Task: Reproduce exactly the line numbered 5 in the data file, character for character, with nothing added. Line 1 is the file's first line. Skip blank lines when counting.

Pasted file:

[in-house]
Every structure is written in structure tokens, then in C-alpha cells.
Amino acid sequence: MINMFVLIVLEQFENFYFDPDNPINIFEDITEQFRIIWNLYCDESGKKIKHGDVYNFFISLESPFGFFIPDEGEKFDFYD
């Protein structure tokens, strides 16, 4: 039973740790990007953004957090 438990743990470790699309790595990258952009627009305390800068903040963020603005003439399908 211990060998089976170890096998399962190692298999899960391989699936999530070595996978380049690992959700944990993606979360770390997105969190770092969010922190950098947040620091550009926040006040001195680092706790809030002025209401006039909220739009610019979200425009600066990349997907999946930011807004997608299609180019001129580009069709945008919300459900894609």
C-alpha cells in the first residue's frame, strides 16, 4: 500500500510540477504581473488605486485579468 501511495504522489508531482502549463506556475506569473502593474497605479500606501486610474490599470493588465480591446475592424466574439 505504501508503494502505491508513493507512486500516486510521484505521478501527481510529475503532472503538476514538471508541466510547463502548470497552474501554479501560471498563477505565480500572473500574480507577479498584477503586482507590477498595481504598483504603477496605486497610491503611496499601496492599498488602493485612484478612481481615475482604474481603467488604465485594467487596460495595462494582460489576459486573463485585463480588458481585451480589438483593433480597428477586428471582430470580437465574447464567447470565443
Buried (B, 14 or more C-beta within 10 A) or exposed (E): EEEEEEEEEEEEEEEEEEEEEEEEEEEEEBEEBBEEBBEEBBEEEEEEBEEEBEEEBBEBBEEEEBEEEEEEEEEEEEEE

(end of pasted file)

C-alpha cells in the first residue's frame, strides 16, 4: 500500500510540477504581473488605486485579468 501511495504522489508531482502549463506556475506569473502593474497605479500606501486610474490599470493588465480591446475592424466574439 505504501508503494502505491508513493507512486500516486510521484505521478501527481510529475503532472503538476514538471508541466510547463502548470497552474501554479501560471498563477505565480500572473500574480507577479498584477503586482507590477498595481504598483504603477496605486497610491503611496499601496492599498488602493485612484478612481481615475482604474481603467488604465485594467487596460495595462494582460489576459486573463485585463480588458481585451480589438483593433480597428477586428471582430470580437465574447464567447470565443